My three most critical discoveries were:
I'll be honest that the first few weeks of this course I was a little lost and confused. Like most teachers, I had never heard of Enterprise Architecture and had a hard time wrapping my head around what it all meant. Our book used allusions to architecture of a home, which were very helpful, and eventually I understood it as a way to approach education organizations from a structured perspective. Instead of departments working in isolation, departments work together for efficiency of the whole organization. Rather than creating new systems and connections as they come, EA aims to set up standards and protocols for how things operate, in order to keep things organized. This kind of system can truly help a school or district save time and money, and work at the highest efficiency.
This video still really helps me understand the question "Why EA?"
One of my most critical discoveries was seeing education from a business perspective. My experience in education has always been within the classroom as a TA and then a teacher. The first few years are all lesson plans, teaching and learning strategies, and making the classroom efficient. In recent years I have started to deal with district leadership more, on committees and such, and seen the massive effort that goes on behind the scenes of schools, to make sure everything runs smoothly. Trying to relate this “enterprise” language to education was challenging at first, but many of the same departments and relationships exists, so it became obvious the education is definitely a business and Enterprise Architecture is absolutely useful.
3. EA provides structure and flexibility
The video above provides a great visual to how EA provides structure and organizes that “hairball” operation that districts and schools experience, into a cleaner, more structured operation. With the development of Big Data, schools can easily fall into a disorganized state. especially with transitions like moving to digital records, cloud storage, and/or approaching online learning. Enterprise Architecture forces a close study of the district or school, and most importantly documentation of the current state, and through that process a structure is built from which to operate under.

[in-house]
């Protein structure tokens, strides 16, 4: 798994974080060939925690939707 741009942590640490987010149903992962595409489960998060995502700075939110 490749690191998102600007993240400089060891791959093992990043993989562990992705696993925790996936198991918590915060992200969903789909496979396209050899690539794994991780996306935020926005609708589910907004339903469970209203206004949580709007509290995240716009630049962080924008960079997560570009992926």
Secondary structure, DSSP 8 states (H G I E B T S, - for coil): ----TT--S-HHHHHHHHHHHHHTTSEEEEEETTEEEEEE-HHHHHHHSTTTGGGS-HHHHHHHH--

Although it is a “structure”, and Enterprise Architecture is not rigid. By including in the EA process a definition of the “Future State”, education organizations can continue to work towards goals and adjust for any changes in the expectations of education, such as this new Common Core approach. Frequent reviewing and updating of the EA is vital to its efficacy, and in that sense it also provides flexibility to education.
How will the learning you have gained serve you in your role as an educational technology leader?
From my Ed Tech leader lens, EA can help streamline processes and applications. THe relationships defined by EA help applications and devices work together with multiple departments and stakeholders. EA can help Ed Tech leaders provide the best services to their schools and districts.
From my teacher lens I see it as the ultimate collaborative process. With the adoption of Common Core, collaboration has been a huge push in education. Enterprise Architecture provides that collaboration at an organizational level, and allows leaders to set up systems and set procedures for operating together, rather than in isolation.